Weekly Series
Nature Weekly
Short Notes on Nature Singapore

7 December 2014 | Blue Mud Dauber Wasp (Chalybion bengalense) |

I first noticed a small gang of wasps harbouring on an inflorescence of a sedge at around 5:45 am on Tuesday morning when I was watering my plants, a daily routine before I went to work. Sedge is a plant that looks very similar to a grass but they belong to different plant families. This particular sedge (Fimbristylis dichotoma) happened to be a resident in one of my pot along my balcony. Like many other residents, it sprang up spontaneously.

photo photo It was not the first time that I saw this Blue Mud Dauber Wasp (Chalybion bengalense). They are regular visitors to my balcony plants and seem to be always on the move, making it hard to get good pictures of them. Their congregation in my home certainly was a rare opportunity for me to have a closer look at them, especially when they were taking a nap.

The wasps started to gather for the night around 6:30 pm. There were 4 of them when I first noticed their existence on Tuesday morning. On Thursday night, another fellow joined the gang. But, the number was down to two yesterday night. In the book titled "Sphecid wasps of the World, a generic revision" published in 1976 (page 102), it noted that Chalybion species commonly formed "sleeping" aggregations. Hence, such congregation for the night was not a new phenomenon. Nevertheless, I was glad to witness it first-hand.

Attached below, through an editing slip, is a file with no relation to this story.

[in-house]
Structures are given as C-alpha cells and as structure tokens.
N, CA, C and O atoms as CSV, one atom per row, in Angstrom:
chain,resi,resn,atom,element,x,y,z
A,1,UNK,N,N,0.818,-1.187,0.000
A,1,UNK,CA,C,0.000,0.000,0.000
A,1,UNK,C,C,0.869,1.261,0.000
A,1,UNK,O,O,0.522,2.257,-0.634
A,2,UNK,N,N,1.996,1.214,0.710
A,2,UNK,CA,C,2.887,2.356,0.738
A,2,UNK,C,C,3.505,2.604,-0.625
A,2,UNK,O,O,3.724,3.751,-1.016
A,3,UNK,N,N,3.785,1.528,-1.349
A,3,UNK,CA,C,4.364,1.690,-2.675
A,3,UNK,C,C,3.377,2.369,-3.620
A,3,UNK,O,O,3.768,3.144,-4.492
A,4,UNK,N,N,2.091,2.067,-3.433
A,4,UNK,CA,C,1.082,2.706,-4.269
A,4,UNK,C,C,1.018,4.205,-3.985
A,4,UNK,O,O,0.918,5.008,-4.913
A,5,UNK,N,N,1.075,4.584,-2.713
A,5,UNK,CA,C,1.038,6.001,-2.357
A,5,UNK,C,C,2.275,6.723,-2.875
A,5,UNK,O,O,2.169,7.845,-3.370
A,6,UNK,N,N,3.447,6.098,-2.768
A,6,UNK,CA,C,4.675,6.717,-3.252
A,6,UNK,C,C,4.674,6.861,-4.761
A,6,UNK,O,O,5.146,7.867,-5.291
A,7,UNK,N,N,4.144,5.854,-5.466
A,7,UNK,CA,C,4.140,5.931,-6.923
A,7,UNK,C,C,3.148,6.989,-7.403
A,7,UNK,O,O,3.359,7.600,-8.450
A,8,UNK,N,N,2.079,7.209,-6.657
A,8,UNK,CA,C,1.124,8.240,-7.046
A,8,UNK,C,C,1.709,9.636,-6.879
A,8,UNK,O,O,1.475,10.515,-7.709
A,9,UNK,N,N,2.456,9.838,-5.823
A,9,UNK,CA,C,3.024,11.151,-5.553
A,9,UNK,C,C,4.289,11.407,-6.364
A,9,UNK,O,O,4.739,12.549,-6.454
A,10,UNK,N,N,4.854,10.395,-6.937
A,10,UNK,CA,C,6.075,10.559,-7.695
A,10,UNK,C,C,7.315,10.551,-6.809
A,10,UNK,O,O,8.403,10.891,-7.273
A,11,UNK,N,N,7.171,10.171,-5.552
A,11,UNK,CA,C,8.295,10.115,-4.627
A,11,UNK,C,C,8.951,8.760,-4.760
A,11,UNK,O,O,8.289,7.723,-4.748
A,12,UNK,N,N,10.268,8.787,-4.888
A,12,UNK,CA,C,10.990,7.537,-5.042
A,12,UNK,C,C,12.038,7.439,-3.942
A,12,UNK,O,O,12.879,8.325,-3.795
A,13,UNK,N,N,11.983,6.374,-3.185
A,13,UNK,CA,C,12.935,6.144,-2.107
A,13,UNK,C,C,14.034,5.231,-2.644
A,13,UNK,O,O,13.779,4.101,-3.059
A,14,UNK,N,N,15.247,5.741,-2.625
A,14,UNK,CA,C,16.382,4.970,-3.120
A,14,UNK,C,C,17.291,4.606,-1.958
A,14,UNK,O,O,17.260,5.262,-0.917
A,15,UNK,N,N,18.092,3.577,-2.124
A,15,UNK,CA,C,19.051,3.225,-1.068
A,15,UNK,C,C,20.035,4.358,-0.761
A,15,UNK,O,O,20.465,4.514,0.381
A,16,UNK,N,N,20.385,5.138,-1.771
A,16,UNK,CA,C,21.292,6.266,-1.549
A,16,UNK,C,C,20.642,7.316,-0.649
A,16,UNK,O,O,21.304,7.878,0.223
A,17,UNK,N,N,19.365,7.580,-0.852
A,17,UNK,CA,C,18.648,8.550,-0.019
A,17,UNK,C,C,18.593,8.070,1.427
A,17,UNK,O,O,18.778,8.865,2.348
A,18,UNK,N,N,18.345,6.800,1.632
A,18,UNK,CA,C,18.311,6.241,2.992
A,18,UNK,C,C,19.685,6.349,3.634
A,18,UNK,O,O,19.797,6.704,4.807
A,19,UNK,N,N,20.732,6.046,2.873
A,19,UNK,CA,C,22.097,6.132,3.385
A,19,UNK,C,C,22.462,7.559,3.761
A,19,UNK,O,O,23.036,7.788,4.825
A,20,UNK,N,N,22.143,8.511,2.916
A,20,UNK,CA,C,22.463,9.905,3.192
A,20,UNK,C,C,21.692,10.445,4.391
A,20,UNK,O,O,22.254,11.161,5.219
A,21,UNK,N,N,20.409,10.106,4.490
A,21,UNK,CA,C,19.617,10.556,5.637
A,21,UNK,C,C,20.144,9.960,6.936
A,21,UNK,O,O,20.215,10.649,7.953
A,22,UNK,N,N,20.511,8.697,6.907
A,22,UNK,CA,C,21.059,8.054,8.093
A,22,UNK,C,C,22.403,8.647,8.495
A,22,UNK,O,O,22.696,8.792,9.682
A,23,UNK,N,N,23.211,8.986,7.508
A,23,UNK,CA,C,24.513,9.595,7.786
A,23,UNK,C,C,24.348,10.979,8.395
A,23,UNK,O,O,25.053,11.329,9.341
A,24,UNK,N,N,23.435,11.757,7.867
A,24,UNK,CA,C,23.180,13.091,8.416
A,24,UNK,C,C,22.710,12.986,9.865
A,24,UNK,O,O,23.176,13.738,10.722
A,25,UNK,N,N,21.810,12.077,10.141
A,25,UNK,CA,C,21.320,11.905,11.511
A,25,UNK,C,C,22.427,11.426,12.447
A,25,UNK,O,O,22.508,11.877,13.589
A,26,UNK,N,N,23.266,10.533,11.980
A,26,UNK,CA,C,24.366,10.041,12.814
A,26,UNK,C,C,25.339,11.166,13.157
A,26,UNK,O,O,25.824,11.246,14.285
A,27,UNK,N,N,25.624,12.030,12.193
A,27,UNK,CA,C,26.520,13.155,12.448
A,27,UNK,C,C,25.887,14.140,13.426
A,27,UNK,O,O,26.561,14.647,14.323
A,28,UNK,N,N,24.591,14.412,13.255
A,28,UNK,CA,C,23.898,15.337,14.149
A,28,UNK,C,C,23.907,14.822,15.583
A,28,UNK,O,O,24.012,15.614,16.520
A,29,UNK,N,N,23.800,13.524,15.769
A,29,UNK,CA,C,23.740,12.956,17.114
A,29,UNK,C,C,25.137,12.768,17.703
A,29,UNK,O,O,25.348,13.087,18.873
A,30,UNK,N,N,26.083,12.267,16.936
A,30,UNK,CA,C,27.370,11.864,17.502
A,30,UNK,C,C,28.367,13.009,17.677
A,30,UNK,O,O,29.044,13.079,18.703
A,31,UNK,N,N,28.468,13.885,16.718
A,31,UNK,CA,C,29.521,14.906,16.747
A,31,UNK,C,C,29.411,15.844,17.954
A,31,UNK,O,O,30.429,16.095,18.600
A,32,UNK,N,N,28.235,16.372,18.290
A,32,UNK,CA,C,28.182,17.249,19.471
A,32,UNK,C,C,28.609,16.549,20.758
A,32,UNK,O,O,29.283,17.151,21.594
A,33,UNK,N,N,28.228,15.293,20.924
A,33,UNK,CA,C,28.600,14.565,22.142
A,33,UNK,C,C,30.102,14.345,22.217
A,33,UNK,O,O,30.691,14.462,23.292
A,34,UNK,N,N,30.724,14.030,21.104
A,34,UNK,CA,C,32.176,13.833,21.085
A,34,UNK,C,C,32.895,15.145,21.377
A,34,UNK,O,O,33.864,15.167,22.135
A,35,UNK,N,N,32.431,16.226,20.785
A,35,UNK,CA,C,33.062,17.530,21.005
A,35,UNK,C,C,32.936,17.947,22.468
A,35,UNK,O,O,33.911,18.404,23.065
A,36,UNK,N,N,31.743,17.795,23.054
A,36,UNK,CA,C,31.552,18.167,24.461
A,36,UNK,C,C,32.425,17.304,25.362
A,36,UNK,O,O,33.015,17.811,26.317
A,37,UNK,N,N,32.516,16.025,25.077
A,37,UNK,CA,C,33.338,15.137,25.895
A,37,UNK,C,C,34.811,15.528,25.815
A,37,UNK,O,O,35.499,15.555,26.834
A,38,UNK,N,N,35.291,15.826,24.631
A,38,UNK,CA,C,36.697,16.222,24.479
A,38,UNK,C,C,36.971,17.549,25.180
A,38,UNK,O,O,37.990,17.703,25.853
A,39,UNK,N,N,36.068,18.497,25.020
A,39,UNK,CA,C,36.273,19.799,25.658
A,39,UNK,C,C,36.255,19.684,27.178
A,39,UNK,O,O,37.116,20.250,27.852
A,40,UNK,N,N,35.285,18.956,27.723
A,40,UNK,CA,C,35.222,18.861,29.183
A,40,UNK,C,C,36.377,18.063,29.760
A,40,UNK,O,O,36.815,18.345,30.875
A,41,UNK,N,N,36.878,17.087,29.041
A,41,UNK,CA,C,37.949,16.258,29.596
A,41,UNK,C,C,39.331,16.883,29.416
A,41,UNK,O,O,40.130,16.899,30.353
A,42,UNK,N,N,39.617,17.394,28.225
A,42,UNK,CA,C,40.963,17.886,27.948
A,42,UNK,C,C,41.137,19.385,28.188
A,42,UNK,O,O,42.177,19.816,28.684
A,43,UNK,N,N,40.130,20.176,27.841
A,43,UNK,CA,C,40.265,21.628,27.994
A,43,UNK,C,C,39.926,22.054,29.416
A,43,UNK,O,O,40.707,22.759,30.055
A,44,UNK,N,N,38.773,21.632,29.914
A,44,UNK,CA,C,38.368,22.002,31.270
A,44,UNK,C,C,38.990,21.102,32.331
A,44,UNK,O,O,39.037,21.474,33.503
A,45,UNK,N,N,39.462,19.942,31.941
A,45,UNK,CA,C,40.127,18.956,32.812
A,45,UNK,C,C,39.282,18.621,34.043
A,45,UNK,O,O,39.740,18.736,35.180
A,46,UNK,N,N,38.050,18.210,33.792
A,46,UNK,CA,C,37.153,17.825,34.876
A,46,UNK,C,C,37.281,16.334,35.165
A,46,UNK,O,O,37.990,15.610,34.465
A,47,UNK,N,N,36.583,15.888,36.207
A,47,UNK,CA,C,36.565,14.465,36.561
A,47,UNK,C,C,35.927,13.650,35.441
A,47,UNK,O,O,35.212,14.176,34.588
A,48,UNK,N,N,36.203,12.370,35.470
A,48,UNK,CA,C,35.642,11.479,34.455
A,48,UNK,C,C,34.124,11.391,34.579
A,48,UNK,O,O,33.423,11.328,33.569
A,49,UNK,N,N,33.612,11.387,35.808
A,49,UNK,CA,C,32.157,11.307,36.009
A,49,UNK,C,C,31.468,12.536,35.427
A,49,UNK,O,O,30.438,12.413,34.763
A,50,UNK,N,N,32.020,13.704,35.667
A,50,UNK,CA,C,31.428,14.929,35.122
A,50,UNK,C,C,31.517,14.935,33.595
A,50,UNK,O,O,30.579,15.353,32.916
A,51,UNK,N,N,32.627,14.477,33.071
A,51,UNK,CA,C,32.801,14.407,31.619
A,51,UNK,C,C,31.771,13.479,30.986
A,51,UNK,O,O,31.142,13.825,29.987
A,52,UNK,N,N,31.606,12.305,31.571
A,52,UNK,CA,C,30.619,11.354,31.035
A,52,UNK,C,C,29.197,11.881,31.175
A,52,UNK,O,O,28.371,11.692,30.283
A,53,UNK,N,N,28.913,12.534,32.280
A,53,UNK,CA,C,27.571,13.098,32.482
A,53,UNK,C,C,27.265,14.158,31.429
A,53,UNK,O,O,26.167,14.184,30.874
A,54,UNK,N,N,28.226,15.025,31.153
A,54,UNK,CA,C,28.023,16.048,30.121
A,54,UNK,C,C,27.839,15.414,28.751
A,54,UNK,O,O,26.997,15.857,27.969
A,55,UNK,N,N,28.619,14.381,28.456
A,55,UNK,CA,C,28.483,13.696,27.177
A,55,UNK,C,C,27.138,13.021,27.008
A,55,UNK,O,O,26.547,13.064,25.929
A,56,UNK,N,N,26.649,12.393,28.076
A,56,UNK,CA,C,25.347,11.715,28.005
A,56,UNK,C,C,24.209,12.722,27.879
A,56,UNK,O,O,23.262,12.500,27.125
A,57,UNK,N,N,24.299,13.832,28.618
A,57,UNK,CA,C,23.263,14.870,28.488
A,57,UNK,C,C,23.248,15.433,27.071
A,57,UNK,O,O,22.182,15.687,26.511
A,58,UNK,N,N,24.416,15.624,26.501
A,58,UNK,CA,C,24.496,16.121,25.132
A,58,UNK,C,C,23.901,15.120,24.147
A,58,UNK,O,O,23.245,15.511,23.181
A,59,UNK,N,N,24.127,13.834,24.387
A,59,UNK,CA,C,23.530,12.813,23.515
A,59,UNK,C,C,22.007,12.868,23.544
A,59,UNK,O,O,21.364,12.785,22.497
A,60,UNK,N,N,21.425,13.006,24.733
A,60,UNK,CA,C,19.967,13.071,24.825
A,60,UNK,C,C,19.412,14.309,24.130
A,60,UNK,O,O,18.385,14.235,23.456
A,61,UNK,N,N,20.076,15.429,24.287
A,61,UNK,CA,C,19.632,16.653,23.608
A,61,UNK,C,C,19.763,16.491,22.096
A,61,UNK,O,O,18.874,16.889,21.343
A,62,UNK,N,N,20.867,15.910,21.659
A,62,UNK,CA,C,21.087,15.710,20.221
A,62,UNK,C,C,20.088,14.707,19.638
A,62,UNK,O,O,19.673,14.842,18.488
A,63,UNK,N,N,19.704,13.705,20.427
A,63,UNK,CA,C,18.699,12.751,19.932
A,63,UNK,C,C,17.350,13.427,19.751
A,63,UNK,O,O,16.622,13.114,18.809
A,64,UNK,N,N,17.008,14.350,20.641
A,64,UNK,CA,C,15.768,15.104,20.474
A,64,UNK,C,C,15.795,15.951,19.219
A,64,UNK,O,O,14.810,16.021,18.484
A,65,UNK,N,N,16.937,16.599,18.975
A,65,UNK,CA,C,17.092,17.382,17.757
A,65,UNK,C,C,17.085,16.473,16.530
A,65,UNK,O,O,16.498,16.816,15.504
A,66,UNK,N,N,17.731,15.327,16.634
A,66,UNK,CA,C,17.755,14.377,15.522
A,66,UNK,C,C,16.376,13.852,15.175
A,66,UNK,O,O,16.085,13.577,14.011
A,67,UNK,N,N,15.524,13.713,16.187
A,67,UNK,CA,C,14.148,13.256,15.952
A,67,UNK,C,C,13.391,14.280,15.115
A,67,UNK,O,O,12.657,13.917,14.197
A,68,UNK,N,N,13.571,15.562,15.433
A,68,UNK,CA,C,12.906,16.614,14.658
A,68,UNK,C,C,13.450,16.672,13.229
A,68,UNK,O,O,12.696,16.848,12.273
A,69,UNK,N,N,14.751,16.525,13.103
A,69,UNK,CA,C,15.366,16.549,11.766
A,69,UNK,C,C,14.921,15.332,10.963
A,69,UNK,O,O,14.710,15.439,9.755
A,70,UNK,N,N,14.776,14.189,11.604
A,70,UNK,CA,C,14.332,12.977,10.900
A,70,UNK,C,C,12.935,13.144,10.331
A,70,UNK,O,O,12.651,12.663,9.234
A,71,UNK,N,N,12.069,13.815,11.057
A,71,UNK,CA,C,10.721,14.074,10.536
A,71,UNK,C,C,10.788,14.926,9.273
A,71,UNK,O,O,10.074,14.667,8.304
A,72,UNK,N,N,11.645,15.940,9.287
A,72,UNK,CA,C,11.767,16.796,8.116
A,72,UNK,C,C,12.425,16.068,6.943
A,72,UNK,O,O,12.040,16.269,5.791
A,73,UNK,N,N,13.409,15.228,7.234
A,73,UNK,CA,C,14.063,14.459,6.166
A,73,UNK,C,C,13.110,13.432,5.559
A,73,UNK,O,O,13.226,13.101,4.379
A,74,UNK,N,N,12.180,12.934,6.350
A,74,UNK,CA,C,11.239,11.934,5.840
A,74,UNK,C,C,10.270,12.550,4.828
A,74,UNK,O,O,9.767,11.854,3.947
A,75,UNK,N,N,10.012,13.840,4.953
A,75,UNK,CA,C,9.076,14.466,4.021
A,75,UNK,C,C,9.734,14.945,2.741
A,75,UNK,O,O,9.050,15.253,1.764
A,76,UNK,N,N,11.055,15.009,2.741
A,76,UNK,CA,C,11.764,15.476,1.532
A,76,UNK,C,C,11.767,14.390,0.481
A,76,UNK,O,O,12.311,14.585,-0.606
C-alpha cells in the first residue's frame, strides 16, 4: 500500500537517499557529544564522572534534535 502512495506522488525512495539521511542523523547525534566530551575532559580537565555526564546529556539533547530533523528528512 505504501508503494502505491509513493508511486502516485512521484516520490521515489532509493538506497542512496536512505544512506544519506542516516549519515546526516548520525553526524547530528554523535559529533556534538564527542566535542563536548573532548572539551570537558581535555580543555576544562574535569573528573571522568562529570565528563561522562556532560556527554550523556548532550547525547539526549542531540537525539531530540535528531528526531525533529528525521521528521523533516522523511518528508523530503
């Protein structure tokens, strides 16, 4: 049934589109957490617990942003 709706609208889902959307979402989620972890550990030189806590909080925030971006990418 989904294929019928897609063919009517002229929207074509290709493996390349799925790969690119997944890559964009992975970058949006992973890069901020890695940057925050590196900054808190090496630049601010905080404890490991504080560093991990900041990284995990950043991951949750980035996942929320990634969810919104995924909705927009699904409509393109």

photo photo photo As this is a rather common sedge, I did not record when it started to grow in my pot but should be within the last few months. Currently, it had 3 inflorescence; (1) a young one that was emerging, (2) a mature one that stood high and upright, and (3) an old one that slant at about 45 degree toward the interior of the balcony. It was the old inflorescence that the wasps gathered. None was seen on the upright inflorescence. Once the old inflorescence died, they might just disperse. Hopefully, they will migrate to the other inflorescence. The wasps are more interested in spiders than human. Therefore, it is relatively safe to have them around. There is now a good reason to keep the sedge though it does not look too attractive as a plant.

This was the second wasp that made use of my balcony's facilities. The earlier one was a solitary Black Mud Wasp (Delta emarginatum) that built a mud nest on the stem of a plant located in a pot in May this year.

To use any of the image(s), please read the conditions carefully. To correct any error, please contact me.